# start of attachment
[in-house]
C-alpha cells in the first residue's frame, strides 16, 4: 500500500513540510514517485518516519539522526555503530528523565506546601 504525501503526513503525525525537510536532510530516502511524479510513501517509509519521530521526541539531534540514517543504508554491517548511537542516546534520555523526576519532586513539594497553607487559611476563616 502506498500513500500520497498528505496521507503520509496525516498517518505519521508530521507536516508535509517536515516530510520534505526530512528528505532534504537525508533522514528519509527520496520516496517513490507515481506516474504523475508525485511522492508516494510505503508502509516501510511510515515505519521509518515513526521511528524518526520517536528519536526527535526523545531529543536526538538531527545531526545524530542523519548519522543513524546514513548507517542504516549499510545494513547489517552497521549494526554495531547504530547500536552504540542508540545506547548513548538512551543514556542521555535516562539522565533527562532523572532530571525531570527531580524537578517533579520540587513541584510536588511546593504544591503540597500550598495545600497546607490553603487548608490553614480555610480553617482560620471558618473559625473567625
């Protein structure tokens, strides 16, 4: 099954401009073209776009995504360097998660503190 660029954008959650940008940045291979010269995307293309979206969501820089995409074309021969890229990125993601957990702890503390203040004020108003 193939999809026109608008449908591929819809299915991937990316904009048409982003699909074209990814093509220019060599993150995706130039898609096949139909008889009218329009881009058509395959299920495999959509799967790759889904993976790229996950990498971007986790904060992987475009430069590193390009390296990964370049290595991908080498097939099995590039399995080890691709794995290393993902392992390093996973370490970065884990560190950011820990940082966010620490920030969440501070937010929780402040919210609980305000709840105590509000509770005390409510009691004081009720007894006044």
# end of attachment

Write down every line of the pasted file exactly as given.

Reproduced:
[in-house]
C-alpha cells in the first residue's frame, strides 16, 4: 500500500513540510514517485518516519539522526555503530528523565506546601 504525501503526513503525525525537510536532510530516502511524479510513501517509509519521530521526541539531534540514517543504508554491517548511537542516546534520555523526576519532586513539594497553607487559611476563616 502506498500513500500520497498528505496521507503520509496525516498517518505519521508530521507536516508535509517536515516530510520534505526530512528528505532534504537525508533522514528519509527520496520516496517513490507515481506516474504523475508525485511522492508516494510505503508502509516501510511510515515505519521509518515513526521511528524518526520517536528519536526527535526523545531529543536526538538531527545531526545524530542523519548519522543513524546514513548507517542504516549499510545494513547489517552497521549494526554495531547504530547500536552504540542508540545506547548513548538512551543514556542521555535516562539522565533527562532523572532530571525531570527531580524537578517533579520540587513541584510536588511546593504544591503540597500550598495545600497546607490553603487548608490553614480555610480553617482560620471558618473559625473567625
């Protein structure tokens, strides 16, 4: 099954401009073209776009995504360097998660503190 660029954008959650940008940045291979010269995307293309979206969501820089995409074309021969890229990125993601957990702890503390203040004020108003 193939999809026109608008449908591929819809299915991937990316904009048409982003699909074209990814093509220019060599993150995706130039898609096949139909008889009218329009881009058509395959299920495999959509799967790759889904993976790229996950990498971007986790904060992987475009430069590193390009390296990964370049290595991908080498097939099995590039399995080890691709794995290393993902392992390093996973370490970065884990560190950011820990940082966010620490920030969440501070937010929780402040919210609980305000709840105590509000509770005390409510009691004081009720007894006044």